Felix Chow shares a poem on the theme of archiving Hong Kong.
The newspaper copies are copies. A scrapbook of self.
All show the same glittering face of the harbour
named Victoria: a foreign monarch whose
(as of recent) rule we were never under.
We learn 事頭婆 stirred shit, 肥彭 was fibbing,
white hands cleaved city from nation.
A raising of flags. A change of curriculum.
The ground which we stood on torn open.
We're asked to churn
our own ocean-pored bones.
Let them lie, lie, more closely
Take what is left, carefully sift it through safenets.
Scrub youthful faces from memory.
Leave grey flower-pots where white words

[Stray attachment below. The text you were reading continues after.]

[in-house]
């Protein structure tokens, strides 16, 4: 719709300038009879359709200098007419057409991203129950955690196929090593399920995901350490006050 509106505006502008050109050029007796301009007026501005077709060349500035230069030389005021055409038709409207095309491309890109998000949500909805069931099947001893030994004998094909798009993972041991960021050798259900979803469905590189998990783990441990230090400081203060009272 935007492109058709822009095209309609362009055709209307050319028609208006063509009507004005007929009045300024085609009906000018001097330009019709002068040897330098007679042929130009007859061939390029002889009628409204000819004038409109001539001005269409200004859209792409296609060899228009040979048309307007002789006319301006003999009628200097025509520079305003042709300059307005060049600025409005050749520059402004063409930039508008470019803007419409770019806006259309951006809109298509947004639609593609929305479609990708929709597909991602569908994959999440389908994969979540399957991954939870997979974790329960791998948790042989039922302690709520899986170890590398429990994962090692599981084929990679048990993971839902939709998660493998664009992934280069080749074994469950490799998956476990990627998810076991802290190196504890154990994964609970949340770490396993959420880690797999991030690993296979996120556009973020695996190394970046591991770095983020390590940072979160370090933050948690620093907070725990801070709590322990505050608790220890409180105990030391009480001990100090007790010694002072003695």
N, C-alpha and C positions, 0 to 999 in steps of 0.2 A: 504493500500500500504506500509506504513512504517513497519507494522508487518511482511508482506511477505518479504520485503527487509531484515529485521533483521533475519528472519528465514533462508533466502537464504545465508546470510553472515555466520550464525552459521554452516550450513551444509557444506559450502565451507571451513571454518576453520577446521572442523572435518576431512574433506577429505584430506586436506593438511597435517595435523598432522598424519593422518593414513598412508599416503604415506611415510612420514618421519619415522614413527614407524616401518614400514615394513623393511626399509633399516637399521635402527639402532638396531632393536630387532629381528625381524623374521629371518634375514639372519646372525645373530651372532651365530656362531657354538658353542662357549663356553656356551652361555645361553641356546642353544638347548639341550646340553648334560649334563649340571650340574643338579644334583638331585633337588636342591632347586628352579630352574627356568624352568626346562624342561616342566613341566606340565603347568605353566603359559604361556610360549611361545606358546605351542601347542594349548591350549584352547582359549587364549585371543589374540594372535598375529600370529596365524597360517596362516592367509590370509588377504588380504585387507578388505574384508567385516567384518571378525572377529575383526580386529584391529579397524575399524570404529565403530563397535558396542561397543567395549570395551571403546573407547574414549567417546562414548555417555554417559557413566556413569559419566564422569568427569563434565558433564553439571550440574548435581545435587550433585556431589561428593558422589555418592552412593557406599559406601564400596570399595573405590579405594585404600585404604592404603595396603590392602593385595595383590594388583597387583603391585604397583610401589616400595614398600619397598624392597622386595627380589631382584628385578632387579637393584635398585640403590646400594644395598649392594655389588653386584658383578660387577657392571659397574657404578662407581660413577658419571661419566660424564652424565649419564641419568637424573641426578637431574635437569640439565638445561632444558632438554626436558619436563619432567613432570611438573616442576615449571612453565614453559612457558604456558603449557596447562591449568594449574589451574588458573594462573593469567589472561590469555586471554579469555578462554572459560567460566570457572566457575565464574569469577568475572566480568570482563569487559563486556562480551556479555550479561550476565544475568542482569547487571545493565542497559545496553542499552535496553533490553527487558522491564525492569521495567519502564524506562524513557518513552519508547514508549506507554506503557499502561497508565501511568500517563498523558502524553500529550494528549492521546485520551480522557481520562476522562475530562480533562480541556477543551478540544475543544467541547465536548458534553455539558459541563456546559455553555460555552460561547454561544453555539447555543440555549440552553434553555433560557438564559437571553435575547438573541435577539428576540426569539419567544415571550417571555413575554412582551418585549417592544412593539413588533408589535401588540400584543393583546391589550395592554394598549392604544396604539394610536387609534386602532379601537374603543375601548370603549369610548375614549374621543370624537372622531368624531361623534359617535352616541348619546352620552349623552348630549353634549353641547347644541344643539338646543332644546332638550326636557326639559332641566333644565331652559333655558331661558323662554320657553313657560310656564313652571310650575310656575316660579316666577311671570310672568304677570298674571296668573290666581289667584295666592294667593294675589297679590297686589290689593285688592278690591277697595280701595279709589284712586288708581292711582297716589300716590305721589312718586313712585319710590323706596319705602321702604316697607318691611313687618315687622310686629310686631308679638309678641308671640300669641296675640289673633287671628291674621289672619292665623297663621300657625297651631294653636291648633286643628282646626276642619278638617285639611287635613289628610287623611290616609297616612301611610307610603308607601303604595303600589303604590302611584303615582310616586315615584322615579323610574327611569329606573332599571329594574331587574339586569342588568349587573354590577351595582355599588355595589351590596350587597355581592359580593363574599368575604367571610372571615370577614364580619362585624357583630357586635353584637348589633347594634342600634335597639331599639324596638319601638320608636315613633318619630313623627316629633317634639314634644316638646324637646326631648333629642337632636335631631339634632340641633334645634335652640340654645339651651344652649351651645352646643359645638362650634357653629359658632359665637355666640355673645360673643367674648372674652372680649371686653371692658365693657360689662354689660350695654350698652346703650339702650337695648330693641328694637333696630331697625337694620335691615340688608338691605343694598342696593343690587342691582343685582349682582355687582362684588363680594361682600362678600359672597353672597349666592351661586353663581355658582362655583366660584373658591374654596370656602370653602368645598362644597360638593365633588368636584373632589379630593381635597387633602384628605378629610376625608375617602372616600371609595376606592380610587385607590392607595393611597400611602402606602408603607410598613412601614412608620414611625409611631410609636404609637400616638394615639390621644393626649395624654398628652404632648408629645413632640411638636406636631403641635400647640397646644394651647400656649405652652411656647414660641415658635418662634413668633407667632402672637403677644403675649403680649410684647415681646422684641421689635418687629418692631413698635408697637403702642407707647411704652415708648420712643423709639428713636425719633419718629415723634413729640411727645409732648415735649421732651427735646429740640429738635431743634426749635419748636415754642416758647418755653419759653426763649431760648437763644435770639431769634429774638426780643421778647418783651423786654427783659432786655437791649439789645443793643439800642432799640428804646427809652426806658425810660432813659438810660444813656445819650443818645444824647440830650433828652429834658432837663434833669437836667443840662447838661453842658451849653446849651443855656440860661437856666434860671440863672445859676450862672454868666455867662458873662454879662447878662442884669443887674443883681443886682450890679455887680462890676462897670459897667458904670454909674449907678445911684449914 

baked by sun, used to lie. Ulcer our minds.
Shed the screams from our spines
in dark night, witnessed by floodlights.
Like our great-grandmothers,
who ate dead bark from trees
We fabricate new plastic flowers.
Plant them in concrete heaped over sand
grey hands reclaiming what's ours.
Felix Chow is a Mphil student in English Studies at the University of Hong Kong. His poems are published/forthcoming in The Lincoln Review, Voice and Verse Magazine and Cha: An Asian Literary Journal. He is interested in Hong Kong localist discourse and its representations in Hong Kong English-language writing, as well as emerging local identities in the city. Forever a HongKonger.